Definition: Simple Living
Simple living (or voluntary simplicity) is a lifestyle in which individuals consciously choose to minimize the ‘more-is-better’ pursuit of wealth and spidermanunlimitedhackcheatz consumption. Adherents choose simple living for a variety of reasons, including spirituality, health, increase in ‘quality time’ for family and friends, stress reduction, conservation, social justice or anti-consumerism, while others choose to live more simply for reasons of personal taste or personal economy.
Simple living as a concept is distinguished from those living in forced poverty, as hungry shark world cheats tool it is a voluntary lifestyle choice. Although asceticism may resemble voluntary simplicity, proponents of simple living are not all ascetics. The term “downshifting” is often used to describe the act of moving from a lifestyle of greater consumption towards a lifestyle based on voluntary simplicity.
From the 2nd millennium BC various Hindu groups in the Eastern world had established a voluntarily simplified spiritual lifestyle. This practice continued with various Abrahamic and Buddhist religious movements in the Middle East, Europe and Asia. Abraham, Moses, Gautama Buddha, John the Baptist, Jesus, and Muhammad all practised simple living, and many of their teachings recommend that their followers do likewise. Various notable individuals have claimed that spiritual inspiration led them to a simple living lifestyle, such as Francis of Assisi, Ammon Hennacy, Rabindranath Tagore and Mahatma Gandhi.
Epicureanism, based on the teachings of the Athens-based philosopher Epicurus, flourished from about the fourth century BC to the third century AD. Epicureanism upheld the untroubled life as the paradigm of happiness, made possible by carefully considered choices and avoidances. Specifically, Epicurus pointed out that troubles entailed by maintaining an extravagant lifestyle tend to outweigh the pleasure of partaking in it. He therefore concluded that what is necessary for happiness, bodily comfort, and life itself should be maintained at minimal cost, while all things beyond what is necessary for these should either be tempered by moderation or completely avoided.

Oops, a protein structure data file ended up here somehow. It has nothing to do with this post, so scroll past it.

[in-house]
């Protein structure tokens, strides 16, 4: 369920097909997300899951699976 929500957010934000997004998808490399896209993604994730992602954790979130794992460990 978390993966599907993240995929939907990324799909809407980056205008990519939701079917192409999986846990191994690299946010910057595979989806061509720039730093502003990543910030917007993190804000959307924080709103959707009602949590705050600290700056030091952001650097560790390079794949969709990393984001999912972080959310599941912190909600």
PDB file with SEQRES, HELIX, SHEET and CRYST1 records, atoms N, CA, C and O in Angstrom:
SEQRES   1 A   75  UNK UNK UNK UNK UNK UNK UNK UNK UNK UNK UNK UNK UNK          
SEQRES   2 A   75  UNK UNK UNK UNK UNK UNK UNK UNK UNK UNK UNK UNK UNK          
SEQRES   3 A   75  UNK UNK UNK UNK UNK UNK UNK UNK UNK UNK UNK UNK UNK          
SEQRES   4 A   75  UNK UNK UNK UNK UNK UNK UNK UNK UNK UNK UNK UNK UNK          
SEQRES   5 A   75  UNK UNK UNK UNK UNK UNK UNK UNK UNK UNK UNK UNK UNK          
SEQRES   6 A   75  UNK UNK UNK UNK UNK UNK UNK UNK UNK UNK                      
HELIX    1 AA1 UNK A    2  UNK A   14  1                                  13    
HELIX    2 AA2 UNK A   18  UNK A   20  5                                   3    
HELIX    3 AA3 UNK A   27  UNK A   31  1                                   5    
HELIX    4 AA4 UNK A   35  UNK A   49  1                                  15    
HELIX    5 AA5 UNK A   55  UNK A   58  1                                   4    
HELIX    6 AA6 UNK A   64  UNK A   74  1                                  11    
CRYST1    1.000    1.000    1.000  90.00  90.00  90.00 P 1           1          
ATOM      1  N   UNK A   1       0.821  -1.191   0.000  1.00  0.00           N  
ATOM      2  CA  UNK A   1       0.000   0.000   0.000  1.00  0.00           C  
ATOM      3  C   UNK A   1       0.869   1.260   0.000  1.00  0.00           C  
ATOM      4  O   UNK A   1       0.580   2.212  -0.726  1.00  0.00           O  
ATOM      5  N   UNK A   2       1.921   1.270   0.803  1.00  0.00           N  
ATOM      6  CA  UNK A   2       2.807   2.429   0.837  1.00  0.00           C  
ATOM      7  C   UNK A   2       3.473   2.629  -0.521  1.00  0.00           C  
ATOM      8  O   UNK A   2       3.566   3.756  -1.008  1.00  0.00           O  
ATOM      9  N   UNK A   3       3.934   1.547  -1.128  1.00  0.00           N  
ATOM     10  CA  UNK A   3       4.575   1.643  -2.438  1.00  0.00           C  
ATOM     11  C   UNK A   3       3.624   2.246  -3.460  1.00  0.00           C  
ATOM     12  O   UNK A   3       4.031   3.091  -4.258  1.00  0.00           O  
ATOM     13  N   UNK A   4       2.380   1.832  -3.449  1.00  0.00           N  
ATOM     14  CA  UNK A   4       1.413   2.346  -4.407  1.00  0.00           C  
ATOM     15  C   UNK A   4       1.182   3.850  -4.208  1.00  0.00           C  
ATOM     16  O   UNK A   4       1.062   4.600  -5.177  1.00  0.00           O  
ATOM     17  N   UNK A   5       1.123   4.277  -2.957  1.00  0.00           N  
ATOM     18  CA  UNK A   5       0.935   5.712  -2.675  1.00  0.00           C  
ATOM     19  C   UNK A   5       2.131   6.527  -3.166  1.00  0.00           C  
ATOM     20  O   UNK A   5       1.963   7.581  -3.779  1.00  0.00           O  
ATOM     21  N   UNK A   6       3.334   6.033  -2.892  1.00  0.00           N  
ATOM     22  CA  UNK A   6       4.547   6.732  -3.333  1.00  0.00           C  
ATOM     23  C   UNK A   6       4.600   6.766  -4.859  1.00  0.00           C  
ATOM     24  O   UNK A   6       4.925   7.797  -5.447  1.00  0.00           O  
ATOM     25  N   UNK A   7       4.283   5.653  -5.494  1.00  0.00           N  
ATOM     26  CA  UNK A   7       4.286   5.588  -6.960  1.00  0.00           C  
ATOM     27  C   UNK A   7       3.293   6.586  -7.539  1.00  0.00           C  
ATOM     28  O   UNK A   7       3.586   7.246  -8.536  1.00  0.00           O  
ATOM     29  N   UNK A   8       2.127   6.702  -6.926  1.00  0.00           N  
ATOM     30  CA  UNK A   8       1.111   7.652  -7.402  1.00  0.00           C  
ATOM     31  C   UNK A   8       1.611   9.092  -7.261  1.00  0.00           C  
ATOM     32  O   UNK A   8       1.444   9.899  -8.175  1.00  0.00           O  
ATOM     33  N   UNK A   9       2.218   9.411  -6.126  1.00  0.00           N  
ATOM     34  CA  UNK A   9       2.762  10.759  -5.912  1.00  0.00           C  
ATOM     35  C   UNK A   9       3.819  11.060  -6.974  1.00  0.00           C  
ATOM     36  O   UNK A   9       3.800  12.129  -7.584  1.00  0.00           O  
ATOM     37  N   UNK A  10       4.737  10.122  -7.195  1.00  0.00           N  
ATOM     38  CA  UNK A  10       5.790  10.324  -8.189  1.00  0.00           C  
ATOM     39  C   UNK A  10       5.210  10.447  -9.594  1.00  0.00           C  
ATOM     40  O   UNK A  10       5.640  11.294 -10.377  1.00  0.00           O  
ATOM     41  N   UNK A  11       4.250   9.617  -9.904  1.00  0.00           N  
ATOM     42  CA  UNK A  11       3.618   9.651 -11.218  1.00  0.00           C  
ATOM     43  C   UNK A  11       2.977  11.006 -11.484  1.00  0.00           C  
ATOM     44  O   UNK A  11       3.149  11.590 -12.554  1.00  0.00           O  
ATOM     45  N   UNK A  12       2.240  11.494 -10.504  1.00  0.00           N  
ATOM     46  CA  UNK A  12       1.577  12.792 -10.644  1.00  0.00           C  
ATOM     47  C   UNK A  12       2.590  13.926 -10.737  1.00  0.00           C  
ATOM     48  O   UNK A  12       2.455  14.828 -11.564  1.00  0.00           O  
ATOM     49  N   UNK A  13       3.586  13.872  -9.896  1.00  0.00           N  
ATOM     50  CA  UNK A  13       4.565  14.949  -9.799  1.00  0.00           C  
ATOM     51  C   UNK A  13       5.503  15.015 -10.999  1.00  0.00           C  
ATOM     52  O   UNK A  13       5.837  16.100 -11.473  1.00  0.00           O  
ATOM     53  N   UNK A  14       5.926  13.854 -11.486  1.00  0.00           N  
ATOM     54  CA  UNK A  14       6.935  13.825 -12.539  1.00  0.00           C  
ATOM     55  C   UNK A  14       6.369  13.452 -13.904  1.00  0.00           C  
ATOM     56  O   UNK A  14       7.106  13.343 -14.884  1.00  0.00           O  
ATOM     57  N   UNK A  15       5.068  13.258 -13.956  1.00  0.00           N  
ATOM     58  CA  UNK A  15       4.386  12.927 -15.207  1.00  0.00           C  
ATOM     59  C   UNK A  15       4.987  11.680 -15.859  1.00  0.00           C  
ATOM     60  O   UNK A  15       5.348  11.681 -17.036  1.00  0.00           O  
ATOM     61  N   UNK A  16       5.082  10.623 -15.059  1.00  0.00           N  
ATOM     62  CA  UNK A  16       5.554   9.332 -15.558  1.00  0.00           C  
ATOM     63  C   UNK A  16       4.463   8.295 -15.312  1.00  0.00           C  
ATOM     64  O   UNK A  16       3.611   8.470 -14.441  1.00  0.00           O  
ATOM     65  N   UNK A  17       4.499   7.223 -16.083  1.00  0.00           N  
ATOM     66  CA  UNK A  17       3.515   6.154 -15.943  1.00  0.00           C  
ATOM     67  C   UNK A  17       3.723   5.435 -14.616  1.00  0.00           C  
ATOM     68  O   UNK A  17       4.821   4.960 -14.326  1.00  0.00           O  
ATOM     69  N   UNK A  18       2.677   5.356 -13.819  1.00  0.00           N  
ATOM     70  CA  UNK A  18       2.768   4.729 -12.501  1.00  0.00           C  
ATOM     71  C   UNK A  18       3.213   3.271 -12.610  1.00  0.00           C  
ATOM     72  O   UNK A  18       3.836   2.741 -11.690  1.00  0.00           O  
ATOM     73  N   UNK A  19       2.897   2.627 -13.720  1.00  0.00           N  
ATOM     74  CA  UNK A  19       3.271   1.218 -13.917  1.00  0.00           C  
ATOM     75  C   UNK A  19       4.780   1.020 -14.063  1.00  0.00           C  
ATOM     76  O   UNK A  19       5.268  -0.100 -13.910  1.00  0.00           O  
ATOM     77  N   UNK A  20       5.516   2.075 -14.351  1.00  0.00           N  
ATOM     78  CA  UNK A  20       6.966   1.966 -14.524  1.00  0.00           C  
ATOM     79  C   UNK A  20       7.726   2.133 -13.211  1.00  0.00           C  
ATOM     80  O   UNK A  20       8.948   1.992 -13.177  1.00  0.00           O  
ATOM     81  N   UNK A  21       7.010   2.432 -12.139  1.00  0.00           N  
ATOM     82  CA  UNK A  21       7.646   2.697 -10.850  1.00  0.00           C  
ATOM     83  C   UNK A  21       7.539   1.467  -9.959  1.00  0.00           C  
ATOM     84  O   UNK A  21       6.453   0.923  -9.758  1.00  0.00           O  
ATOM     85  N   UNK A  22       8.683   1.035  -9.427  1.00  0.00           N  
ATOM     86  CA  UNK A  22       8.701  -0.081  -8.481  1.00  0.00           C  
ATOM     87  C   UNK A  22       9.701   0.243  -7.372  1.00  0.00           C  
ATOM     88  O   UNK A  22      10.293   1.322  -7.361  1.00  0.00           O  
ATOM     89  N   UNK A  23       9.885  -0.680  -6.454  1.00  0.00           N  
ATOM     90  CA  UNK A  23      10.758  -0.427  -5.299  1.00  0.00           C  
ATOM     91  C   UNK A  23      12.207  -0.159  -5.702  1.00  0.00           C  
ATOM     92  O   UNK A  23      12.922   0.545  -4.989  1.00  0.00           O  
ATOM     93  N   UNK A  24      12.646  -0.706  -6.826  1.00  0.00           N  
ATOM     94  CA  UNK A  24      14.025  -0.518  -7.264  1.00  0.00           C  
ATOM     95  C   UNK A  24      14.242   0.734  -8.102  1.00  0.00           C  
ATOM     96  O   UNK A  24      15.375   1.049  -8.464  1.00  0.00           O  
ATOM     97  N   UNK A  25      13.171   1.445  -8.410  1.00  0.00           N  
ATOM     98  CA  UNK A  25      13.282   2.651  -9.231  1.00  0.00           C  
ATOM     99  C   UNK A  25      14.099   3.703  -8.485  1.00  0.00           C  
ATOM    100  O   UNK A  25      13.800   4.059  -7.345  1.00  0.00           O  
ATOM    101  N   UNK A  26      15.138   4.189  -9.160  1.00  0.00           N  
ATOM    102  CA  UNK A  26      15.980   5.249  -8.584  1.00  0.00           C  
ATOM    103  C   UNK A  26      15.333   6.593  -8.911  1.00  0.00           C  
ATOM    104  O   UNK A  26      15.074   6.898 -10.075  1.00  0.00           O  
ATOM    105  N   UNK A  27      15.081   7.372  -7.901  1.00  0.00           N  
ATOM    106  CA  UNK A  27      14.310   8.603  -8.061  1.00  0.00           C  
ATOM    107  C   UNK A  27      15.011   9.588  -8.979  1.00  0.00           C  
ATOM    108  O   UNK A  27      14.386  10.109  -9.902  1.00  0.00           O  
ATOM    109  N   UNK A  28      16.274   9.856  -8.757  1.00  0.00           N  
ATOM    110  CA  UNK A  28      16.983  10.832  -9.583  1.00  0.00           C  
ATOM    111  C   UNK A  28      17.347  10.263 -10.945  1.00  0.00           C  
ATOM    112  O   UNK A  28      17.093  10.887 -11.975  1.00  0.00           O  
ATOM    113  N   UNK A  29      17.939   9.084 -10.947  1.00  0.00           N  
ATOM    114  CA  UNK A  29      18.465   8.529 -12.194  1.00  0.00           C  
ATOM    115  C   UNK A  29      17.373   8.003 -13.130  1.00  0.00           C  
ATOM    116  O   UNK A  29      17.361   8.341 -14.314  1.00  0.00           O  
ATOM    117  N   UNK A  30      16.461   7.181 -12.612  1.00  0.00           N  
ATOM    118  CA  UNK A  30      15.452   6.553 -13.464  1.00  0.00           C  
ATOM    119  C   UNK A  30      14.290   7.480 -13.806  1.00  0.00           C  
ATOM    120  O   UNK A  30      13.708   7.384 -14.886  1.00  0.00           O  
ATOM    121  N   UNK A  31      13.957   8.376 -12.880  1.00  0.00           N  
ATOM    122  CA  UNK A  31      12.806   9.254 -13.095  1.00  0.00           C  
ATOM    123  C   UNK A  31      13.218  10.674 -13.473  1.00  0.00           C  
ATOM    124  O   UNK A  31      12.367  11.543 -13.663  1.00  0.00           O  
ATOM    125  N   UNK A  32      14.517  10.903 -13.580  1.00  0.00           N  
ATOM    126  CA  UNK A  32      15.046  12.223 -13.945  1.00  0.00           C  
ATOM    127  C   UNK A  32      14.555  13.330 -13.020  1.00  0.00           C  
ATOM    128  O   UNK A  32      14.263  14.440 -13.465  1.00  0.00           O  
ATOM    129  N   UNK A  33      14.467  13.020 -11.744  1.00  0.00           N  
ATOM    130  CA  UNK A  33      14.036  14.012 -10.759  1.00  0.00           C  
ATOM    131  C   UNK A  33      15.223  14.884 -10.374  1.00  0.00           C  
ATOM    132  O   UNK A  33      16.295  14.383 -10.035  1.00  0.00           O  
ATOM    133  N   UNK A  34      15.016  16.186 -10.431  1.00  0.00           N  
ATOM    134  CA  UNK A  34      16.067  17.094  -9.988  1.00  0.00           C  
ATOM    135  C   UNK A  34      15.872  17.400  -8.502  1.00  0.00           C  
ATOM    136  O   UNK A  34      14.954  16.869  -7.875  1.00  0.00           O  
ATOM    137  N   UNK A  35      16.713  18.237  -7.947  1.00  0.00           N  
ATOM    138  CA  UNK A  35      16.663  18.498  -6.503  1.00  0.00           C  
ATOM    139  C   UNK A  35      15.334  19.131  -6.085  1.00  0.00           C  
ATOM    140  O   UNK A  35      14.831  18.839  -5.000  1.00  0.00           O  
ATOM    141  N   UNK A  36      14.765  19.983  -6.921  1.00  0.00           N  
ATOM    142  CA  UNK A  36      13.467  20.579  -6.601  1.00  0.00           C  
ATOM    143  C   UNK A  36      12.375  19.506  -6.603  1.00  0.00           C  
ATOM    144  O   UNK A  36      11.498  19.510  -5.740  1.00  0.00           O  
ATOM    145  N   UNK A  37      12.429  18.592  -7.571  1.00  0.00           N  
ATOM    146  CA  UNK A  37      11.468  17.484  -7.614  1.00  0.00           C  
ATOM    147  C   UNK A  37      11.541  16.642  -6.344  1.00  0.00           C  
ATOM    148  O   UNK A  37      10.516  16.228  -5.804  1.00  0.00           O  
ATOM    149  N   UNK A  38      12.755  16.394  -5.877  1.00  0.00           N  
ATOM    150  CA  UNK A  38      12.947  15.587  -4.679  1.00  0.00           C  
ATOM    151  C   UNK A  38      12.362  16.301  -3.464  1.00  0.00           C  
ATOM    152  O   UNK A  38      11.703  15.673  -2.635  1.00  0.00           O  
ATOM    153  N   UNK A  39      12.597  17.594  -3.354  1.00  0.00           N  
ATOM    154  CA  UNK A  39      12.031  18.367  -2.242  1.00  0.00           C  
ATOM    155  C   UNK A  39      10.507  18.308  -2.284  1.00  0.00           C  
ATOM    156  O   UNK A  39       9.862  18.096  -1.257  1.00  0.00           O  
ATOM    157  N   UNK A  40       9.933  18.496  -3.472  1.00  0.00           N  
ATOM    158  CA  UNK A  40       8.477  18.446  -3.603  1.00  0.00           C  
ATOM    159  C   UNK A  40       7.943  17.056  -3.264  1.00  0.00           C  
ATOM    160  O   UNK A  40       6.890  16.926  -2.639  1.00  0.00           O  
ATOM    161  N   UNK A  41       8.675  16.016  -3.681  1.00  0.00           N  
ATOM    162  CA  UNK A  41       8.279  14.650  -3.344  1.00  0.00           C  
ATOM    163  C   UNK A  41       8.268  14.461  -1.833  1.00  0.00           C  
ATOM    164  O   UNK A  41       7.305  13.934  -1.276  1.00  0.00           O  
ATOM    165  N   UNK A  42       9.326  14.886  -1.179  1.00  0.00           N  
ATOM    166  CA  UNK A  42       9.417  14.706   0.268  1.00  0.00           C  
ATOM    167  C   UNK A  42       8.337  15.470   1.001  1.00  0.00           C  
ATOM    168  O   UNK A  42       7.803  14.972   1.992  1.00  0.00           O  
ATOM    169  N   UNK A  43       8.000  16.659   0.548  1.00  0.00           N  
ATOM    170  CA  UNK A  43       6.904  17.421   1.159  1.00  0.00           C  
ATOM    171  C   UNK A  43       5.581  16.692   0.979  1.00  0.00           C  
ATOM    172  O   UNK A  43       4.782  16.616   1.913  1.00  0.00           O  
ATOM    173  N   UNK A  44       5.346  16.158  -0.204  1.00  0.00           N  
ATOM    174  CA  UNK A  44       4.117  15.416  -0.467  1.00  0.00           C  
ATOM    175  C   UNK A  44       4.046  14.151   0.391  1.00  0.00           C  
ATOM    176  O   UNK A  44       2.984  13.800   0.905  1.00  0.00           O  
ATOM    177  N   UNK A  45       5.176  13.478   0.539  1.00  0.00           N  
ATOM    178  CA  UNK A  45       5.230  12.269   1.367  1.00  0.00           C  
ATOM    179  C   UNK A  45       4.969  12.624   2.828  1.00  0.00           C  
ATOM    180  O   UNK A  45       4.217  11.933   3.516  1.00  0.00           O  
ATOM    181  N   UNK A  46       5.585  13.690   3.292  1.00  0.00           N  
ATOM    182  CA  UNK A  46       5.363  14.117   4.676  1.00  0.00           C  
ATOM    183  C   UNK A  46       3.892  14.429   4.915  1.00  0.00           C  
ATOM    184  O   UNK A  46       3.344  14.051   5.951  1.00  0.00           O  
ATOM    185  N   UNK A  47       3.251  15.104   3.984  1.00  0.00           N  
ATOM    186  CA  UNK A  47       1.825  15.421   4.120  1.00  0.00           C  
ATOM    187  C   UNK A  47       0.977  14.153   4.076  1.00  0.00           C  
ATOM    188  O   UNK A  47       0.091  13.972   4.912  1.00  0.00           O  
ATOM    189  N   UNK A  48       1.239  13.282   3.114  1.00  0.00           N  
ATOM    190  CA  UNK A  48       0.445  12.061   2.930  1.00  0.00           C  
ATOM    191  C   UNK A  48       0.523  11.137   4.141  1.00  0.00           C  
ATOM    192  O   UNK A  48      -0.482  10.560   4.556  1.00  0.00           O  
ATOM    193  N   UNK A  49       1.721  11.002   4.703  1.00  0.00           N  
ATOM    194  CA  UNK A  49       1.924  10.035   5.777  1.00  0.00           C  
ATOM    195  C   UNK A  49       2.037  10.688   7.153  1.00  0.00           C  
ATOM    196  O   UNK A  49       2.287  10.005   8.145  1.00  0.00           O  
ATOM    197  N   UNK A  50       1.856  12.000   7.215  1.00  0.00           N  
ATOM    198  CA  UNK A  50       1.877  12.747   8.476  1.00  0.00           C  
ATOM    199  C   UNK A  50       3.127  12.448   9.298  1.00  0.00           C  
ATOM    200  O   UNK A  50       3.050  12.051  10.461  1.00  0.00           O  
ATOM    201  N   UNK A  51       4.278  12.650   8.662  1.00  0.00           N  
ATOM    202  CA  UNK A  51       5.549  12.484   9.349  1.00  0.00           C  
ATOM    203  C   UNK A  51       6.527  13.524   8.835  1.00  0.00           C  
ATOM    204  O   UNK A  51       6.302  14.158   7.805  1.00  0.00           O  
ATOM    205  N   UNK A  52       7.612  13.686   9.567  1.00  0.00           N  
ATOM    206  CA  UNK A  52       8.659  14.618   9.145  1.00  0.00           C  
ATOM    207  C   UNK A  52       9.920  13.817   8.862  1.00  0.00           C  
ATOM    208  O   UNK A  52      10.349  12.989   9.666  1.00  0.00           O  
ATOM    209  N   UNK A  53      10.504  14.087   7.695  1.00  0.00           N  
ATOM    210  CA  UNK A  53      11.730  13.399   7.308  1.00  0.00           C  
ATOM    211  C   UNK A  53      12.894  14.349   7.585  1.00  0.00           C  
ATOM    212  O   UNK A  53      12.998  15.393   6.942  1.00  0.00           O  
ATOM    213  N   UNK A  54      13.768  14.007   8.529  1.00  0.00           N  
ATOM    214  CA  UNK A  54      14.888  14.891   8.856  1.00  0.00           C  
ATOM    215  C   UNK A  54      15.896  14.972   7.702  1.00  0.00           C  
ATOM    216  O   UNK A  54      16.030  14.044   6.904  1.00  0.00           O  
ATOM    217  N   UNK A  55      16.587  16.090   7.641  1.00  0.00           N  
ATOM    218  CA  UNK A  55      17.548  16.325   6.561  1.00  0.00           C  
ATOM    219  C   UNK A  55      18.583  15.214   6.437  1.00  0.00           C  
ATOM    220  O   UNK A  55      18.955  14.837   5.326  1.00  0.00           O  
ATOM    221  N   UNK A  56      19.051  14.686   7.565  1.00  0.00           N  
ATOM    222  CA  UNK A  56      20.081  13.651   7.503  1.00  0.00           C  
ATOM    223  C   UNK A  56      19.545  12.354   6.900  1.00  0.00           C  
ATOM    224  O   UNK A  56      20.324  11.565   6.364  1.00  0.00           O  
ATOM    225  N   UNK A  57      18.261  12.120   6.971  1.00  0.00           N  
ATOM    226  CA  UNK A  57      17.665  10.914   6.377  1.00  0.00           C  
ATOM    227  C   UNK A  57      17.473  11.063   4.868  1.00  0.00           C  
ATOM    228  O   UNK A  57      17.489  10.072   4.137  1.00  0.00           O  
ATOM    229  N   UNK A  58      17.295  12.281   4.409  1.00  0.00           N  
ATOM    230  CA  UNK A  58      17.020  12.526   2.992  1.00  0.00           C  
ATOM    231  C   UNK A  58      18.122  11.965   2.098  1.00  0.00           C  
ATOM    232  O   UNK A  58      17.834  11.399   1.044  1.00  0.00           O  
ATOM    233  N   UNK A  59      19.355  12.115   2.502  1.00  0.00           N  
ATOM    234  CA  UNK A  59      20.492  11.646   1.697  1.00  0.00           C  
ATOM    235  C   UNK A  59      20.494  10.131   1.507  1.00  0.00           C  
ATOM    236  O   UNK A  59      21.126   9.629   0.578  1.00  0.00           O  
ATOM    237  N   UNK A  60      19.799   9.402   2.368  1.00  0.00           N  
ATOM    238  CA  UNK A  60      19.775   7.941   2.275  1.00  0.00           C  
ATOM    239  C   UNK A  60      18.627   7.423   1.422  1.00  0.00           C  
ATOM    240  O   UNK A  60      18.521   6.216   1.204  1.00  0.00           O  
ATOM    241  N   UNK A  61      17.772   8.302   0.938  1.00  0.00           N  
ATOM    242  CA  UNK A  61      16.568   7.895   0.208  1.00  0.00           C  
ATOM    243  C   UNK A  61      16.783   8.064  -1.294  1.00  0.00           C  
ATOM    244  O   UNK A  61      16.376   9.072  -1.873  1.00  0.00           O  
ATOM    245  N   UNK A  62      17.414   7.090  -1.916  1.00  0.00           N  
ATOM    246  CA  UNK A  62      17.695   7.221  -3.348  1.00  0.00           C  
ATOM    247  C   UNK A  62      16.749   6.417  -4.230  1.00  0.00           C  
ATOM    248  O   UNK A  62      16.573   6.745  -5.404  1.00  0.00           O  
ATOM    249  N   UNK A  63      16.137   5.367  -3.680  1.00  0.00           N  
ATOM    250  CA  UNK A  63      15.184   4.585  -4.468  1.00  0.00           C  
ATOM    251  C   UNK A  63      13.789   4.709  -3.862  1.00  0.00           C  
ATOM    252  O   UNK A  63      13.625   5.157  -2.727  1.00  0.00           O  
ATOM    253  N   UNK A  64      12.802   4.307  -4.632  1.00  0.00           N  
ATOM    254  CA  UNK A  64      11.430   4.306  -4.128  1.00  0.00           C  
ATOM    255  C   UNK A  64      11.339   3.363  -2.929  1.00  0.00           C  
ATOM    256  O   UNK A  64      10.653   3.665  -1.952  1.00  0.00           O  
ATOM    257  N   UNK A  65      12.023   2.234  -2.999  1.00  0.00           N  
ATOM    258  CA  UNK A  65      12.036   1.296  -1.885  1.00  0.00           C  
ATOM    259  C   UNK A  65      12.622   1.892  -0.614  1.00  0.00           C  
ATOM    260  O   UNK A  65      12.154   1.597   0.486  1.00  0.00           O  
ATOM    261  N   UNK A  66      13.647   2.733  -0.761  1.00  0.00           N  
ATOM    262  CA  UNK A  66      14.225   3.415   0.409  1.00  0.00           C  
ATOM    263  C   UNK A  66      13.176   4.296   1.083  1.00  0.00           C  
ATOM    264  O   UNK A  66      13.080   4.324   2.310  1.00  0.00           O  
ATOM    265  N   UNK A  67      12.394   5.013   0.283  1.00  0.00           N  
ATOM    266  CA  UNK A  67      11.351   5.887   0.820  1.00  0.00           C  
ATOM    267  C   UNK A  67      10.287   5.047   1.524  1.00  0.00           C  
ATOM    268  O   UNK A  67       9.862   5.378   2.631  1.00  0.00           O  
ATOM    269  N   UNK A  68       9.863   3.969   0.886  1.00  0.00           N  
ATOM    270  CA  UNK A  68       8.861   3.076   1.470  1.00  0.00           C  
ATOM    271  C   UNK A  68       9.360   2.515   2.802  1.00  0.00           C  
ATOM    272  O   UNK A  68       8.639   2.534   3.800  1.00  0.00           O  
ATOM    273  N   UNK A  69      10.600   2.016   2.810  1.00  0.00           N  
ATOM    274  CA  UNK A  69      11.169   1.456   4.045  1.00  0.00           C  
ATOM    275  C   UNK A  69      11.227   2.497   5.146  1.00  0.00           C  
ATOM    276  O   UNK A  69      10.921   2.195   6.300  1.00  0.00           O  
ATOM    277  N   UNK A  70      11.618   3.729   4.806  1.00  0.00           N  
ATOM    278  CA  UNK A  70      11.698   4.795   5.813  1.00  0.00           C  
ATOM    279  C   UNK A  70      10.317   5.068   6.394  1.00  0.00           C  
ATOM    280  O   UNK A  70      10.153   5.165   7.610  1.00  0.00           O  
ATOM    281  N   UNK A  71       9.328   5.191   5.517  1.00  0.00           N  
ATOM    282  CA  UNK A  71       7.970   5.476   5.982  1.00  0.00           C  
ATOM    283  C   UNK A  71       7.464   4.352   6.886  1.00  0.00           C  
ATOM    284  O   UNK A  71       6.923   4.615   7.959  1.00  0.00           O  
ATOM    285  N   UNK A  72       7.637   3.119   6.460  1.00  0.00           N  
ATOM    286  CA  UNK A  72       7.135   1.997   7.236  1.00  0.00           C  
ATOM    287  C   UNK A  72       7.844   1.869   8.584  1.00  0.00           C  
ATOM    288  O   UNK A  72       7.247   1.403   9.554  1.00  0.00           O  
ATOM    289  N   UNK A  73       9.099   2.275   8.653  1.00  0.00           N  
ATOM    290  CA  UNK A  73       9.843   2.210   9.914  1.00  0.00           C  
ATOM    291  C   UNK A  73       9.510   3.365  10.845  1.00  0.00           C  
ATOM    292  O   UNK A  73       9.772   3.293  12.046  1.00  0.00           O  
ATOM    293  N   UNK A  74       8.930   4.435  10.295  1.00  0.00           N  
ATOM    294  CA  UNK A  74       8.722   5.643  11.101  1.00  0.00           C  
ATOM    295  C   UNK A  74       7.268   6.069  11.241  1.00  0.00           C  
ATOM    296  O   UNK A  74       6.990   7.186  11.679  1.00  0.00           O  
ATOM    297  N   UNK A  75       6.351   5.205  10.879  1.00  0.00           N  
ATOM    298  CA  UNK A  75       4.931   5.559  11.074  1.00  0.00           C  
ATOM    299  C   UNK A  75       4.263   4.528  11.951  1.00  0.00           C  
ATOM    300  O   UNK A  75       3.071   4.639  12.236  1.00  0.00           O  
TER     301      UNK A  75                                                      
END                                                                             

In North America, religious groups including the Shakers, Mennonites, Amish, and some Quakers have for centuries practiced lifestyles in which some forms of wealth or technology are excluded for religious or philosophical reasons. For more information about Quaker simplicity see Testimony of Simplicity.
Henry David Thoreau, a naturalist, utopian and author, is often considered to have made the classic non-sectarian statement advocating a life of simple and sustainable living in his book Walden (1854).
George Lorenzo Noyes, a naturalist, mineralogist, development critic, writer and artist, is known as the thoreauvian of Maine. He lived a wilderness lifestyle, advocating through his creative work a simple life of sustainable living and his spiritual reverence for nature.
From the 1920s to the 1960s, a number of fairly prominent modern authors articulated both the theory and practice of lifestyles of this sort, among them Gandhian Richard Gregg, economists Ralph Borsodi and Scott Nearing, anthropologist-poet Gary Snyder, and utopian fiction writer Ernest Callenbach. Richard Gregg wrote a book entitled The Value of Voluntary Simplicity (1936) and many decades later Duane Elgin wrote the highly influential book Voluntary Simplicity (1981). There are eco-anarchist groups in the pokemon go cheats tool United States and Canada today promoting lifestyles of simplicity. In the United Kingdom, the Movement for Compassionate Living was formed by Kathleen and Jack Jannaway in 1984, to spread the vegan message and promote simple living and self-reliance as a remedy against the exploitation of humans, animals, and the Earth.
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